Stocks ended mixed Friday, with banks rallying after Congress finally settled on a financial-reform bill. For the week, though, stocks lost 2.9 percent, led by energy.
The Dow Jones Industrial Average ended down 8.99, or 0.1 percent, at 10,143.81 today, while the S&P 500 and Nasdaq ended higher. The CBOE volatility index, widely considered the best gauge of fear in the market, dropped below 29 but was still higher than where it ended last week, at 23.88.
Banks rallied after Congress reached a deal on financial reform, with Bank of America , JPMorgan and Goldman Sachs all up more than 2 percent.
"In the short term, there is not a lot of impact at all," Anton Schutz president of Mendon Capital Advisors, told CNBC of the financial-reform bill. "[E]arnings are not going to be dramatically affected and some of the banks stocks are "very cheap," said Schutz.
The legislation, now called the Dodd-Frank bill, now goes to the full House and Senate for a vote and could be signed into law by President Obama by July 4.
The bill waters down Dem. Sen. Blanche Lincoln's proposal to make banks spin off their swaps-trading desks after several lawmakers threatened to vote against the legislation on the grounds that such a provision would force trading overseas. The compromise allows banks to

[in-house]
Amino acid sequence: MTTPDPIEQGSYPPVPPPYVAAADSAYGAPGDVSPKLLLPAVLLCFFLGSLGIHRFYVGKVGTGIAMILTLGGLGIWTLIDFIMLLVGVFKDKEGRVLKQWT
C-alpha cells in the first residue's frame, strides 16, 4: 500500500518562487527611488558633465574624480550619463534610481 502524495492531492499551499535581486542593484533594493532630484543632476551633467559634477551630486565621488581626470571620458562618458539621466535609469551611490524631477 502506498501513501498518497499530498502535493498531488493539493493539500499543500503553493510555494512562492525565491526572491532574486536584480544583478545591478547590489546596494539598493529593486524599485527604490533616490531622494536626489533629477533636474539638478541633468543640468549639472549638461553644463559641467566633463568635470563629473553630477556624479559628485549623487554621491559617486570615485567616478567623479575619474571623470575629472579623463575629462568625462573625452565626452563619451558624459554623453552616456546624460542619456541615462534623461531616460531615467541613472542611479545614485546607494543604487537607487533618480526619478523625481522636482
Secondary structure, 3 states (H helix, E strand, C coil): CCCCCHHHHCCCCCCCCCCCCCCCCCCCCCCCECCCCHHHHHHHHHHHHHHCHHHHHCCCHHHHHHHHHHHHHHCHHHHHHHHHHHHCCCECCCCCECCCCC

The compromise allows banks to stay involved in foreign-exchange and interest-rate swaps dealing, which account for the bulk of the $615 billion over-the-counter derivatives market.
Investors got some mixed signals from the day's economic data: Consumer sentiment rose to its highest level since January 2008, while first-quarter GDP was revised lower. Corporate profits, meanwhile, were more than double the prior estimate, rising 5 percent.
Retailers were mixed as the consumer sentiment data improved, but Rochdale analyst Dick Bove warned that the financial-reform bill will likely hurt consumers.
For the week, consumer discretionary was among the worst performers, down 5.3 percent, while staples fared slightly better, down 3.5 percent.
With earnings season approaching, some pros warned that results may be disappointing.
“We see some further growth, but that growth will decelerate as the easy comparison period is starting to go away,” said Alan Gayle, senior investment strategist at Ridgeworth Investments. “The economic environment ahead appears to be more challenging so we might be losing some momentum as we go into the second half of the year.”
Tech stocks were weak after a disappointing earnings report from Research In Motion.
Research In Motion skidded more than 10 percent after the BlackBerry maker missed its sales target amid increased competition from rivals like Apple.
Apple slipped despite an upgrade: Oppenheimer raised its price target on the stock to $345 from $320, with an "outperform" rating.
Oracle, however, rose 2 percent after the company beat earnings expectationsas sales of new software rose. S&P Equity raised its rating on Oracle to "strong buy" from "buy."